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a plant-eating dryosaurid iguanodont dinosaur from the Early Cretaceous of England.
Pronunciation: VAL-do-SOR-us
Meaning: Wealden lizard
Author/s: Galton (1975)
Synonyms: Dryosaurus canaliculatus
First Discovery: Isle of Wight, UK
Chart Position: 200

Valdosaurus canaliculatus

Typical of dinosaurs discovered in the 1800s, the fossils that would eventually become Valdosaurus have led paleontologists a merry dance for many a year. It all began in 1868 when Reverend Fox discovered two thigh bones on the Isle of White, and assigned them to what Richard Owen had described as a juvenile version of Gideon Mantell's Iguanodon two decades earlier. In 1869 Huxley renamed that combined specimen Hypsilophodon, and so it remained for over a century. Then Galton removed Fox's thighs and managed to rename them twice in two years; first as a new species of DryosaurusDryosaurus canaliculatus (1975)» and then Valdosaurus (1977).»

Since then Valdosaurus has been bombarded with fragmentary remains from far and wide including bones from Niger that became Valdosaurus nigeriensis in 1982. With the assigned remnants spiralling out of control, Peter Galton performed a critical re-evaluation and fossilectomy in 2009, having concluded that no "Valdosaurus" remains from outside of England actually belong to Valdosaurus.» Many bones were reassigned to other modestly-sized dryosaurids, and some were abandoned altogether. Most notably though, Valdosaurus nigeriensis — that Galton had coined himself, by the way — was renamed again and became Elrhazosaurus (the lizard from Erlhaz).
(Wealden lizard with a small channel)Etymology
Valdosaurus is derived from the Latin "valdus" ("Wealden", referring to the Early Cretaceous Wealden deposits in which its fossils were found) and the Greek "sauros" (lizard).
The species epithet, canaliculatus, means "with a small channel" in Latin, and refers to the distinct groove between the condyles (two bulbs that form the "knuckle") of the lower femur (thighbone).
The holotype of Valdosaurus is a pair of thigh bones — BMNH R184 and R185, incorrectly cited as R185 and R186 in Galton & Taquet, 1982 — which were discovered in the Wealden deposits of the Wessex Formation near Cowleaze Chine on the Isle of Wight by Reverend William Darwin Fox in 1868. However, Richard Owen had described what turned out to be a pair of Valdosaurus thighbones (BMB 004297-004300, in the Holmes collection from the Hakesbourne Pit near Rusper) way back in 1842, but he assigned them to Iguanodon. They were referred to Valdosaurus canaliculatus by Blows in 1998, in the same paper he erroneously invented Valdosaurus dextrapoda.»
In 2011, Barret et al. described four more specimens from the Isle of White (BELUM K17051 from Brook Chine, and IWCMS 2007-4, MIWG-6438 and MIWG-6879 from in or around Chilton Chine), which substantially increased the anatomical details of Valdosaurus, not least because they all include matching thighs that are attached to other leg bones.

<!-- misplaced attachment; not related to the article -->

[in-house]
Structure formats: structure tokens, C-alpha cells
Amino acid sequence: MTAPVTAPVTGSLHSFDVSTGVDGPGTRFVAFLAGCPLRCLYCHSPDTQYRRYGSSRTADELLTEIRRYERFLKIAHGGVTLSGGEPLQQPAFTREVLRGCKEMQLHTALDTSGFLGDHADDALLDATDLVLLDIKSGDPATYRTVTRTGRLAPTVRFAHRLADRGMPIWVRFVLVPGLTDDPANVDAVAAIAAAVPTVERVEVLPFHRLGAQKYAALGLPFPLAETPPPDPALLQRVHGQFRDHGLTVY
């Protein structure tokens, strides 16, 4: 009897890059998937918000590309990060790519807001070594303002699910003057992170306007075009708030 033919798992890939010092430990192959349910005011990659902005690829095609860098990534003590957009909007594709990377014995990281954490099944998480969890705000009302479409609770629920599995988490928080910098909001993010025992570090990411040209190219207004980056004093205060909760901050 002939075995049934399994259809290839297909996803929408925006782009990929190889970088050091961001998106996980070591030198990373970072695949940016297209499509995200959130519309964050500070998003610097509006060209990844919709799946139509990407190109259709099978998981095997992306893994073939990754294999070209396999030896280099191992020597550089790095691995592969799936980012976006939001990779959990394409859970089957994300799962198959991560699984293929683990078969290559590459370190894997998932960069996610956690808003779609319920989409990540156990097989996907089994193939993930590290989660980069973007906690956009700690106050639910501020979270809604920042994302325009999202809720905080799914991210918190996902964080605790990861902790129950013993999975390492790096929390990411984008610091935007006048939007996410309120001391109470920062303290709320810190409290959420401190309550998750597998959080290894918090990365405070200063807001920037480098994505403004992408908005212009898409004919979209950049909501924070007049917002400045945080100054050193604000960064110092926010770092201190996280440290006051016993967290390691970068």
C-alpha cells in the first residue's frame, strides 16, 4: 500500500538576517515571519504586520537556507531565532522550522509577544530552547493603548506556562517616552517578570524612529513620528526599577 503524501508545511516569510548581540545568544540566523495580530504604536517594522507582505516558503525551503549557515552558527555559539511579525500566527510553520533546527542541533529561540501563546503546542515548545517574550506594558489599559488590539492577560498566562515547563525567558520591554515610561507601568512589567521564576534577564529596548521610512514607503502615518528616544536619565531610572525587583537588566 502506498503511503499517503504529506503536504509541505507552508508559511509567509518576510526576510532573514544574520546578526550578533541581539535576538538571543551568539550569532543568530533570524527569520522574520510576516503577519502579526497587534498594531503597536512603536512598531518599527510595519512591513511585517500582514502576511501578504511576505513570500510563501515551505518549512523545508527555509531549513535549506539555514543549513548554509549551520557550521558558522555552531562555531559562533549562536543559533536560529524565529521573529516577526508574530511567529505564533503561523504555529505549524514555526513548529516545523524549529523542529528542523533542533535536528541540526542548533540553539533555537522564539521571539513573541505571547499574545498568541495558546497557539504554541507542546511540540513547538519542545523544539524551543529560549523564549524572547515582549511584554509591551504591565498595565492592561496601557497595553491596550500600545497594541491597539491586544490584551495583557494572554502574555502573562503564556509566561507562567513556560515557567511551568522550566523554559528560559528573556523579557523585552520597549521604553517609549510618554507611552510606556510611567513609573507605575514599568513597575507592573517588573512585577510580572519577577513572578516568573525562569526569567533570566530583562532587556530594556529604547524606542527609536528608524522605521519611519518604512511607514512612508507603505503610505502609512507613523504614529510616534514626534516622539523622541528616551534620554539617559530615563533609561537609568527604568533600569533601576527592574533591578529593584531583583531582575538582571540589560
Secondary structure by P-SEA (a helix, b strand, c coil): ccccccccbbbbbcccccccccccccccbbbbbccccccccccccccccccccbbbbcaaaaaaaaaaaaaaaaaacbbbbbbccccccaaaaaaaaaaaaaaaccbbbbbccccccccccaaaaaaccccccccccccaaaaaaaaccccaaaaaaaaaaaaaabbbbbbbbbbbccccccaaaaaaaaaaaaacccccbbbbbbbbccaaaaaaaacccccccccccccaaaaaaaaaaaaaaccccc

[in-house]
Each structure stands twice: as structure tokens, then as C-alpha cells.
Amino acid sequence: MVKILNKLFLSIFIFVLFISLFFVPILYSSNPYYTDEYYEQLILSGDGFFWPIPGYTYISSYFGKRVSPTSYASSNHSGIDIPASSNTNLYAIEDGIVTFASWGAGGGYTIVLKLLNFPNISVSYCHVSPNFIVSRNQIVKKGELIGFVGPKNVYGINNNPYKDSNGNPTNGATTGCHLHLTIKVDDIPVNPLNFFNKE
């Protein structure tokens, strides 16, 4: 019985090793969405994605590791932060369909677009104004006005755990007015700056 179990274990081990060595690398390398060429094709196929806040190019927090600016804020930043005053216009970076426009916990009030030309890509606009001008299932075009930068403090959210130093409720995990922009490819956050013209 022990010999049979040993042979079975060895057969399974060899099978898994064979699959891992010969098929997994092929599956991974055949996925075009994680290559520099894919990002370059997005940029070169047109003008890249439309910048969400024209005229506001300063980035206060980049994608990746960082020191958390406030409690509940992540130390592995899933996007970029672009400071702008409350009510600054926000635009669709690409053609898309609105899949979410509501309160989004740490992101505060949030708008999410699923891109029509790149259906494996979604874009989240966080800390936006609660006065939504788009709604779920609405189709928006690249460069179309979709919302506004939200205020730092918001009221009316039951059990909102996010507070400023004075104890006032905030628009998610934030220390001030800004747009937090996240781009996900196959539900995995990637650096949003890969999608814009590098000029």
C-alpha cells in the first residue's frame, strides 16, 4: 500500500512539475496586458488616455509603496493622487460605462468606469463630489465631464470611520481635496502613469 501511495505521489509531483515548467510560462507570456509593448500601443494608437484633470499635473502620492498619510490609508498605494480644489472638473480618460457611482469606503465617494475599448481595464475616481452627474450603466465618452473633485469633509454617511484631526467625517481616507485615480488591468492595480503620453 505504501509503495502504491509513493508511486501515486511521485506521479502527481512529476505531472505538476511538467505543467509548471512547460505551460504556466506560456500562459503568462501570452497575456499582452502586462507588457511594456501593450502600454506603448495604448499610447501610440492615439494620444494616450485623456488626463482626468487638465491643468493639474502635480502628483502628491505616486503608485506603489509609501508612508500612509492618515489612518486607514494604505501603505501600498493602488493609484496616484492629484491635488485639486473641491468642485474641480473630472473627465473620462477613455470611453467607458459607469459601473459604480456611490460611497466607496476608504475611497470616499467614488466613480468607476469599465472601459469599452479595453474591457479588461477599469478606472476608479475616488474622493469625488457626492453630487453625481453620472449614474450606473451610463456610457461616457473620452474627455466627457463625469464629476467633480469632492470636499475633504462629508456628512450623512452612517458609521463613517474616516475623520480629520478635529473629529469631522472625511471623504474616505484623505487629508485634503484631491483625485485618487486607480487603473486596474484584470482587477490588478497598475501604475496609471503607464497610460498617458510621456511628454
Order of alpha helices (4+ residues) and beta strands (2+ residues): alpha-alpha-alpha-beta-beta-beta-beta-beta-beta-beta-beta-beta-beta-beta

Five years later, Barrett described the most complete Valdosaurus specimen yet; a partially crushed skeleton (IWCMS 2013.175), discovered by Mr Nick Chase in October 2012 at Compton Bay on the southwest coast of the Isle of Wight, which includes a series of back vertebrae, an almost complete tail, hip material and most of both hind limbs.
Era: Mesozoic
Epoch: Early Cretaceous
Stage: Barremian
Age range: 142-121 mya
Est. max. length: 3 meters
Est. max. hip height: ?
Est. max. weight: 60 Kg
Diet: Herbivore
Family Tree:
• Galton PM (1975) "English hypsilophodontid dinosaurs (Reptilia: Ornithischia)".
• Galton PM (1977) "The Upper Jurassic dinosaur Dryosaurus and a Laurasia-Gondwana connection in the Upper Jurassic". Nature, Volume 268, Issue 5617, pp. 230-232.
• Blows WT (1998) "A review of Lower and Middle Cretaceous dinosaurs of England".
• Norman DB (2004) "Basal Iguanodontia" in The Dinosauria: Second edition".
• Galton P. M. (2009) "Notes on Neocomian (L.Cretaceous) ornithopod dinosaurs from England - Hypsilophodon, Valdosaurus, "Camptosaurus"and "Iguanodon" - and referred specimens from Romania and elsewhere". Revue de Paleobiologie 28(1):211-273.
• Paul GS (2010) "The Princeton Field Guide to Dinosaurs".
• Barrett PM, Butler RJ, Twitchett RJ and Hutt S (2011) "New material of Valdosaurus canaliculatus Ornithischia, Ornithopoda from the Lower Cretaceous of southern England". Special papers in paleontology, 86, pp 131-163.
• Barret PM (2016) "A new specimen of Valdosaurus canaliculatus (Ornithopoda: Dryosauridae) from the Lower Cretaceous of the Isle of Wight, England". Memoirs of Museum Victoria 74: 29–48.
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To cite this page:
Atkinson, L. "VALDOSAURUS :: from DinoChecker's dinosaur archive".
›. Web access: 19th Jan 2018.